In conclusion, capitalism created a booming European economy however it also created an increasing gap between the middle class and the working class and as a result, a socialist movement was established. Socialism was a significant force for change and was largely a reform to the capitalist system. Socialism was an attempt, driven largely by the middle class, to correct the failures of the Laissez Faire economy. Thompson states that while the whole process of industrialization and capitalism was going on, "each government was confronted, in quick succession, with a host of novel social problems." (Thompson, 1957: 116). The middle class were driven by fear of the increasing dichotomy between the middle and lower class and were compelled to demand a series of reforms in the welfare of the working class. For example the middle class demanded that the government accept responsibility for the welfare of the lower class.

On balance it can be said that the socialism movement was a significant and intelligent alternative from the Laissez Faire economy as it ensured greater equality among people and less hostility between the social classes. The overthrow of autocratic regimes and the formation of new political groups was another force for change known as Liberalism. Essentially the characteristics of Liberalism were freedom, equality, progress and the belief in one's intellect. The middle class demanded political representation and once this was achieved, various improvements in health, education and the establishment of trade unions occurred.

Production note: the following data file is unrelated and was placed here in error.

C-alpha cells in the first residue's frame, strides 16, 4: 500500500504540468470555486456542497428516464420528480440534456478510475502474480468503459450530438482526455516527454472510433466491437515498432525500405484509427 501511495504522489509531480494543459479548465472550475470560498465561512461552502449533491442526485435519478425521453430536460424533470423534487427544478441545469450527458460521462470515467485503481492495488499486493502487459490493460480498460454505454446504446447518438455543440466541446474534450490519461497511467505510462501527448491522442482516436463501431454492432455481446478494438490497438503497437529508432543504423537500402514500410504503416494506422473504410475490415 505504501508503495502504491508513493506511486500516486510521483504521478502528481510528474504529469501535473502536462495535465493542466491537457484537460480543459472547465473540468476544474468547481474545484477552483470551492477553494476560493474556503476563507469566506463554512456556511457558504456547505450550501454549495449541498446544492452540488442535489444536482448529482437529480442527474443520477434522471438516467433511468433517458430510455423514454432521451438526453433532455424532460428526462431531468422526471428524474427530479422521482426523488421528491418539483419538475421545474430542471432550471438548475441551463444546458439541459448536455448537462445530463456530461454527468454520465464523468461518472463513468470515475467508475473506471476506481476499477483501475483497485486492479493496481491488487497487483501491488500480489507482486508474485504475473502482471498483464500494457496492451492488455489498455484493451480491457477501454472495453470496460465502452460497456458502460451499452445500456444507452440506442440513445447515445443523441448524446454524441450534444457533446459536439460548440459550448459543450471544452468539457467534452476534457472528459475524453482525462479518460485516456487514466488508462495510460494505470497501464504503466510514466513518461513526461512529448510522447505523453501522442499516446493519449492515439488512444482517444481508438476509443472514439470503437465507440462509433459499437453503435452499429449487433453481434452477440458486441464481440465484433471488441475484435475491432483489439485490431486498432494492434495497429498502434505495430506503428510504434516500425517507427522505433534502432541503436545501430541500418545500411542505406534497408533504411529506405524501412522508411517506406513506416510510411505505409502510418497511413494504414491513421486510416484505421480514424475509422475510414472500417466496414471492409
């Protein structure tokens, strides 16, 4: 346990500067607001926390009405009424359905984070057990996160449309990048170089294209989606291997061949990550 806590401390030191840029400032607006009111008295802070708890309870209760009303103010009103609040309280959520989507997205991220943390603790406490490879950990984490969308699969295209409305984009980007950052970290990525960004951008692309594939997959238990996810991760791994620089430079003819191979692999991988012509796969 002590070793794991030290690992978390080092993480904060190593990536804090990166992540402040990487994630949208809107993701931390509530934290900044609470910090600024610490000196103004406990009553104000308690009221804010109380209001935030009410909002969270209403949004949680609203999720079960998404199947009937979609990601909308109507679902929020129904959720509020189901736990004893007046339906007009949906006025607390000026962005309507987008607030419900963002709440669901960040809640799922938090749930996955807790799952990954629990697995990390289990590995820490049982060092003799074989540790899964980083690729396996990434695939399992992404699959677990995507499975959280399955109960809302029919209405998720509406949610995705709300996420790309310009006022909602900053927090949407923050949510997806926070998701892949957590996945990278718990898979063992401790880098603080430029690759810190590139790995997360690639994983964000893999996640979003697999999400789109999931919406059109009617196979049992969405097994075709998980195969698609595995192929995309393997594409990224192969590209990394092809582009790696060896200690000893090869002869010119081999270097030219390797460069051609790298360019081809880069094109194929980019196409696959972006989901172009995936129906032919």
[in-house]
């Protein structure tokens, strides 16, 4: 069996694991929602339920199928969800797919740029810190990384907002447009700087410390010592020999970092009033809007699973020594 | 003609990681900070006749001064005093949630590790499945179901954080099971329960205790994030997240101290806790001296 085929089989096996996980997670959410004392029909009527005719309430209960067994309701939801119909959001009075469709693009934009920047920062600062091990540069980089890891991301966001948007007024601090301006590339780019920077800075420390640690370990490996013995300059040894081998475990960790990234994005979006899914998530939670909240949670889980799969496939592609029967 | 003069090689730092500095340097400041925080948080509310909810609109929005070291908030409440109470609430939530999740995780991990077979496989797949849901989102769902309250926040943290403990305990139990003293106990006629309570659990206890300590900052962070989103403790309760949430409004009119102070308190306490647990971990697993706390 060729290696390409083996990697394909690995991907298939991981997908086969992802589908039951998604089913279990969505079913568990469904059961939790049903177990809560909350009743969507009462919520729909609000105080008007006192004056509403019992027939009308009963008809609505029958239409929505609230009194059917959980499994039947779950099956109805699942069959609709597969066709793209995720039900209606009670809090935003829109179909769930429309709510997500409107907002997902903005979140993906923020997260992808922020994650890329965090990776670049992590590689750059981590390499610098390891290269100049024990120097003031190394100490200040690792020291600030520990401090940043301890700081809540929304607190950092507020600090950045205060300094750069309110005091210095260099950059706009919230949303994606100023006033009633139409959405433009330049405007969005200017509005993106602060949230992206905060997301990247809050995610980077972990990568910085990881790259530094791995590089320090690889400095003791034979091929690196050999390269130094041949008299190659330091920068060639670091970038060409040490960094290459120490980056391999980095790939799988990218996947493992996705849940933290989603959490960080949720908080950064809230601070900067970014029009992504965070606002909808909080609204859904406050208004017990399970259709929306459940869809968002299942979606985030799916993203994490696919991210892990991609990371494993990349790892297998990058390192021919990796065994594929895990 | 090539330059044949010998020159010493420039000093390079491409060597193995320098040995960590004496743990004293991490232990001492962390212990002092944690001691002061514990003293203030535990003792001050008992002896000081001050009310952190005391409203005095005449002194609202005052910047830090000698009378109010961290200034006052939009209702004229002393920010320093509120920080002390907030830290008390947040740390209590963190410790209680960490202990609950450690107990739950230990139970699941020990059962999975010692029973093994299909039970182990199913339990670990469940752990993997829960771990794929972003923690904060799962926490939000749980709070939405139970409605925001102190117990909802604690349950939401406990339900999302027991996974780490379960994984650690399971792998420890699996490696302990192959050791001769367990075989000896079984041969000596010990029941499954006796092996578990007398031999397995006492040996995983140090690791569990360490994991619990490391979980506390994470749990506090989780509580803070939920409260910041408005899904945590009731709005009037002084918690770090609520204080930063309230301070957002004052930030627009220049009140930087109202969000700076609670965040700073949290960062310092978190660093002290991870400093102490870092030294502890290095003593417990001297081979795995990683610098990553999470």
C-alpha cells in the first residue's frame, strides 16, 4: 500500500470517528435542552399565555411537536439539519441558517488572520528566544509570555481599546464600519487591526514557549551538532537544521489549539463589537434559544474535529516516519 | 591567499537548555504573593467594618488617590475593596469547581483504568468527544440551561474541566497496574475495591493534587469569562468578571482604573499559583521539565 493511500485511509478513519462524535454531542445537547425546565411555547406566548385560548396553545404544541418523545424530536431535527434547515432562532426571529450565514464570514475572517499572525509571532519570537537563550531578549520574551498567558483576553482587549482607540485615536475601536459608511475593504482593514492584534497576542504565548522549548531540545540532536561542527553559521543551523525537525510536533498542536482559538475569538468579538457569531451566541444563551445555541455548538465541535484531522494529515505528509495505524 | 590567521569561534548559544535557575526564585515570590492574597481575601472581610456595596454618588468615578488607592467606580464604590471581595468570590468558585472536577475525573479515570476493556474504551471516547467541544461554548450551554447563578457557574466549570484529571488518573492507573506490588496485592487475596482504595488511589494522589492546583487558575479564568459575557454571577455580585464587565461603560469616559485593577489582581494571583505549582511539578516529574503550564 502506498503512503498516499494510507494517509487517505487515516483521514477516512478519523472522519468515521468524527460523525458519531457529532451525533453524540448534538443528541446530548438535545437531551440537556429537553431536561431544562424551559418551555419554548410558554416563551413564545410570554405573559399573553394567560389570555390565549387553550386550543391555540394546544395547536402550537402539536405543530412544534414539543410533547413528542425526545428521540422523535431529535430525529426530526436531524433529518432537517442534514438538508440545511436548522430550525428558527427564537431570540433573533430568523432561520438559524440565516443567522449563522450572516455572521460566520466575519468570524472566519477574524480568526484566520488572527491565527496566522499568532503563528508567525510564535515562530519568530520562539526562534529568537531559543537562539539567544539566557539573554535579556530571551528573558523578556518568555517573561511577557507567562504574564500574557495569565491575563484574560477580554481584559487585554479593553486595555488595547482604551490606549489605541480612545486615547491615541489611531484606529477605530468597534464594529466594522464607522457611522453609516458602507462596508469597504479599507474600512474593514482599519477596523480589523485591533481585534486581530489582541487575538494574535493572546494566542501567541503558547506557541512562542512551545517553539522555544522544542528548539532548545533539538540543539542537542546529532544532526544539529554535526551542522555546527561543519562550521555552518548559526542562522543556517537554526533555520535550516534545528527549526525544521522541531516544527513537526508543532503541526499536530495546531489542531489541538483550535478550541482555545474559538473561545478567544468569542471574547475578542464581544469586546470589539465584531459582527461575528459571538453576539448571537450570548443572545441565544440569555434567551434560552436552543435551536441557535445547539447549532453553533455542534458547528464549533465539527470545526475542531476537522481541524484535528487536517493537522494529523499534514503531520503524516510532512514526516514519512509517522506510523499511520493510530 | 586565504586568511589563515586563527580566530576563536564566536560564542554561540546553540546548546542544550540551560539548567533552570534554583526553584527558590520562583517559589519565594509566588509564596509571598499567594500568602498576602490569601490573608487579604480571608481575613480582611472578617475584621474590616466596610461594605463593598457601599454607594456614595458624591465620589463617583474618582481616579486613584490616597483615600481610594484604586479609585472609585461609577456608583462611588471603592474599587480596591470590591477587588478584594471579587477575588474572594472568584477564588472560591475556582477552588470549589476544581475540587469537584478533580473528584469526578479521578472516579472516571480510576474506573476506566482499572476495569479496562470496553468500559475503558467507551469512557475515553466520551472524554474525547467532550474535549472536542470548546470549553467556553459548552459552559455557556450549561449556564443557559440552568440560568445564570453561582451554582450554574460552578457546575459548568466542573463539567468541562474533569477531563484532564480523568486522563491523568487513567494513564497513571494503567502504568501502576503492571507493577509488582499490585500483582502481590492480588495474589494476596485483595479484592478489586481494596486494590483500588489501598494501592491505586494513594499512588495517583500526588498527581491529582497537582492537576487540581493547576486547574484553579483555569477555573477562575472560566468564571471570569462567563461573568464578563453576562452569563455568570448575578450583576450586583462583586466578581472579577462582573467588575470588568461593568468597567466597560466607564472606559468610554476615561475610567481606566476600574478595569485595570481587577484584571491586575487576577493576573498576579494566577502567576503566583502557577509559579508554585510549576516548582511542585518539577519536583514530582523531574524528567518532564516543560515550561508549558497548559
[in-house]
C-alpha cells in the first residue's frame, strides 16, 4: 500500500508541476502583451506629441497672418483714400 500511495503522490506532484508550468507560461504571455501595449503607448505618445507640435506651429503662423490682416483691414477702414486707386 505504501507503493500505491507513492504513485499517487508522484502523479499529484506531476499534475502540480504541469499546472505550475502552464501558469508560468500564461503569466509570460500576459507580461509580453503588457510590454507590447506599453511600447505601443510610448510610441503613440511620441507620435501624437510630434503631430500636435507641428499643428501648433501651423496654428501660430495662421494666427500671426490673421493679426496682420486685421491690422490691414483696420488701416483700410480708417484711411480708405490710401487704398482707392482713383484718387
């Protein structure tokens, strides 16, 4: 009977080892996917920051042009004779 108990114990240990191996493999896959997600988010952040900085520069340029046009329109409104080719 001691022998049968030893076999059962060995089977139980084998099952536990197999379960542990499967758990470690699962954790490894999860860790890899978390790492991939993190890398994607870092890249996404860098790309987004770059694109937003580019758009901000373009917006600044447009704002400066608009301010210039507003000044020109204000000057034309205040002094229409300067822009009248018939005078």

Liberalism decreased the power of the church, monarchs and the aristocracy thereby creating a more democratic society. In conclusion, Liberalism was a tremendous force for change as it brought freedom and more equality to the greater population of Europe. Another very significant force for change in the nineteenth century was nationalism. Nationalism was a fervent belief in one's country and put an end to the old feudal system where the loyalty of the people was given to their local lords. Nationalism caused borders to be formed which encompassed people of the same race, religion or language and excluded people who were different in these respects.

Friction between nations occurred and therefore a military system for each nation was established in order to protect the wealth of the country. On balance it can be said that nationalism was the cause for several European wars and was a tremendous force for change to political Europe. The era of rapid and fundamental change in the nineteenth century was a product of a number of factors. The early, evolving changes prior to the nineteenth century cemented the path for tremendous change to occur while the enormous increase in population forced new and dynamic changes on the European world.

As a result of this new social impact, various forces for change like capitalism, socialism, liberalism and nationalism emerged that were to consequently transform the social, political and economic factors in Europe. Therefore from the significant and dynamic changes of Europe in the nineteenth century, it can be argued that this era pioneered the lifestyle of the Western World today.